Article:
Proposed Floor Plan and Roof Plan Dwg No 7134 AEW 8526 1006 received 15th February 2019

Proposed Elevations Dwg No 7134 AEW 8526 1005 received 15th February 2019

 

Reason            For the avoidance of doubt and in the interests of proper planning.

 

Condition (3)   Before development above damp proof course commences on site, arrangements shall be made with the Local Planning Authority for the inspection of all external facing and roofing materials to be used in the development hereby permitted. The samples shall then be approved in writing by the Local Planning Authority and the development constructed in accordance with the approved details.

 

Reason            To ensure the use of appropriate materials and to ensure the development is of a high quality design in accordance with Policy CS8.10 of the South Lakeland Core Strategy and Policy DM1 of the Development Management Policies Development Plan Document.

 

Condition (4)   Foul and surface drainage shall be drained on separate systems.

 

Reason            To secure proper drainage and to manage the risk of flooding and pollution and to accord with Policy CS8.8 of the South Lakeland Core Strategy and Policy DM6 of the Development Management Policies Development Plan Document.

 

Condition (5)   Full details of the surface water drainage system (incorporating SUDs features as far as practicable) and a maintenance schedule shall be submitted to the Local Planning Authority for approval prior to development being commenced. Any approved works shall be implemented prior to the development being completed and shall be maintained thereafter in accordance with the schedule. The drainage scheme submitted for approval shall be in accordance with the principles set out in the Flood Risk Assessment dated February 2019 proposing surface water discharging to the adjacent ditch drains surrounding the site.

 

Reason            To secure proper drainage and to manage the risk of flooding and pollution and to accord with Policy CS8.8 of the South Lakeland Core Strategy and Policy DM6 of the Development Management Policies Development Plan Document.

 

Condition (6)   No development shall take place until a Construction Method Statement has been submitted to, and approved in writing by the Local Planning Authority. The statement shall provide for:

i.          The parking of vehicles of site operatives and visitors;

ii.          Loading and unloading of plant and materials;

iii.         Storage of plant and materials used in constructing the

                                    development;

iv.        Measures to control the emission of dust and dirt during 

construction;

v.         No burning of waste to take place;

vi.        Measures to avoid excess dirt on adjacent roads;

vii.        Measures to control noise and vibration from plant, equipment and procedures – this to include any rock pecking and excavations.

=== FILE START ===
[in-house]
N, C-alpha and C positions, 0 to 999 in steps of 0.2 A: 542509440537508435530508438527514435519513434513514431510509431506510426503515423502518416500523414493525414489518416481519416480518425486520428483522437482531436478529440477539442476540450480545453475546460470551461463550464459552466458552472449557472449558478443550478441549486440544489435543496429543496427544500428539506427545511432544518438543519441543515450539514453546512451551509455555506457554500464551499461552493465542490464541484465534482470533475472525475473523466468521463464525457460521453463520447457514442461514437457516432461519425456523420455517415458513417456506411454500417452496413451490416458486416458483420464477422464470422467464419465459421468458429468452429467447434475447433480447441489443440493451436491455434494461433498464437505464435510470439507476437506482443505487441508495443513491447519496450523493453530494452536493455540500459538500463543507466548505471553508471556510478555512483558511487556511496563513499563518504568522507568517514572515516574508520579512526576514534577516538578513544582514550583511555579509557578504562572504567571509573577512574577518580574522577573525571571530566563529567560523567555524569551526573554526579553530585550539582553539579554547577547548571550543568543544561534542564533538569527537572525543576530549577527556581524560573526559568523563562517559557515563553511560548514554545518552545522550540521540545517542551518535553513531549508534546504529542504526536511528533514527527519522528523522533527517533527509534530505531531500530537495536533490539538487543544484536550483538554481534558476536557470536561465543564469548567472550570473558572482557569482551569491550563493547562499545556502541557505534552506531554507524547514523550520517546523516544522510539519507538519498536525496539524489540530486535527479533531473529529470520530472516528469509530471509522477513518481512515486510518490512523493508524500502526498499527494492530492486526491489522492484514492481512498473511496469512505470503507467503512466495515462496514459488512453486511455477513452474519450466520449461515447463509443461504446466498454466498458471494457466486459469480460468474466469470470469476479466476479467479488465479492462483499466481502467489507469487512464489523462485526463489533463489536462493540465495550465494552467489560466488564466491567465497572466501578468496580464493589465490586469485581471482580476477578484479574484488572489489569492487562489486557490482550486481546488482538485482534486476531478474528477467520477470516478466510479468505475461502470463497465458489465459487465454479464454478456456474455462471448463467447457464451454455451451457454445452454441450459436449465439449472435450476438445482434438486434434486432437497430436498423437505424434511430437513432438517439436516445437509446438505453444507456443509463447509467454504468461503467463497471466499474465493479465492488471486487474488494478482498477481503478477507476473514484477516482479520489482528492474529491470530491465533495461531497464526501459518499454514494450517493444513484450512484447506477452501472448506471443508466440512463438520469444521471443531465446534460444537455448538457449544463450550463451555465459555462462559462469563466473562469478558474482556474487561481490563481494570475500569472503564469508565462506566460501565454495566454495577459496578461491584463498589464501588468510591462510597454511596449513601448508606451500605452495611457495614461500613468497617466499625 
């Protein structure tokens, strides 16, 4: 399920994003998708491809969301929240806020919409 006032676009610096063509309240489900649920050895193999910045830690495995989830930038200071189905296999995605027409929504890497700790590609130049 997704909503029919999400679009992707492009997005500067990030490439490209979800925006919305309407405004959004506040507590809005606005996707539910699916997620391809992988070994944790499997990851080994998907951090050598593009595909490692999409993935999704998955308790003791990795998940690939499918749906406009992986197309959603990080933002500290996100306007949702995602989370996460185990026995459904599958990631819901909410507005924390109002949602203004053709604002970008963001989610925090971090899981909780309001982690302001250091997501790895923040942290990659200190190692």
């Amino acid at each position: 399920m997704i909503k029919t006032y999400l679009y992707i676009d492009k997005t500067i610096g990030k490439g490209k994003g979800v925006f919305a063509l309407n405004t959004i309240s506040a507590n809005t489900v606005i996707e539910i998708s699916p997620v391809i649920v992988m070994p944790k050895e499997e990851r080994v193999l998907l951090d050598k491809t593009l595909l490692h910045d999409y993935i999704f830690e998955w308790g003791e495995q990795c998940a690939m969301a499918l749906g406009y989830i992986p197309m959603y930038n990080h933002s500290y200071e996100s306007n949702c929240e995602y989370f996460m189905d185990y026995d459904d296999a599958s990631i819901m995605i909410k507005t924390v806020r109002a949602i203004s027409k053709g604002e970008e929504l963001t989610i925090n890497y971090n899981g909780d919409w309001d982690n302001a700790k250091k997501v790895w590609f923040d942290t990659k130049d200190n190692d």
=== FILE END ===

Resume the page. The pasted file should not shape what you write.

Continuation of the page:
The approved Construction Method Statement shall be adhered to throughout the construction period.

 

Reason            To safeguard the amenity of adjacent residential properties and to accord with Policy DM1 of the Development Management Policies Development Plan Document and paragraph 127 (f) of the National Planning Policy Framework.

 

Condition (7)   Construction works, including site preparation, earthworks, start-up of machinery, deliveries and unloading of equipment and materials shall not take place outside the hours of 08.00 – 18.00 Mondays to Fridays and 09.00 – 13.00 on Saturdays and at no time on Sundays, Public or Bank Holidays.

 

Reason            To safeguard the amenity of adjacent residential properties and to accord with Policy DM1 of the Development Management Policies Development Plan Document and paragraph 127 (f) and 180 of the National Planning Policy Framework.

 

Condition (8)   During the construction phase of the development the developer shall fully comply with the conclusions and recommendations detailed in the Phase One and Phase Two Assessments by Pam Brown Associates dated May 2018. Before the building is first brought into use, a validation report and statement from a competent person, detailing the contamination assessment, including any found during development, any remediation undertaken, and also reference the Phase One and Phase Two Assessment, shall be submitted to and approved in writing by the Local Planning Authority.

Reason            To ensure that risks from land contamination are minimised, in accordance with Policy DM7 of the Development Management Policies Development Plan Document and paragraph 170 (e) of the National Planning Policy Framework.

 

Condition (9)   Prior to the building being first brought into use a validation report confirming that the odour/ventilation extraction system (including the effectiveness of the filtration/treatment process) is as indicated in the Odour Control Report and fully compliant with recent guidance for commercial kitchens, shall be submitted to and approved in writing by the Local Planning Authority.

 

Reason            To safeguard the amenity of neighbouring occupiers in accordance with Policy DM1 of the Development Management Policies Development Plan Document and paragraph 127(f) and 180 of the National Planning Policy Framework.

 

Condition (10)Prior to the building being first brought into use a validation report confirming the conclusions set out in the Noise Impact Assessment dated February 2019 by Loven Acoustics, shall be submitted to and approved in writing by the Local Planning Authority.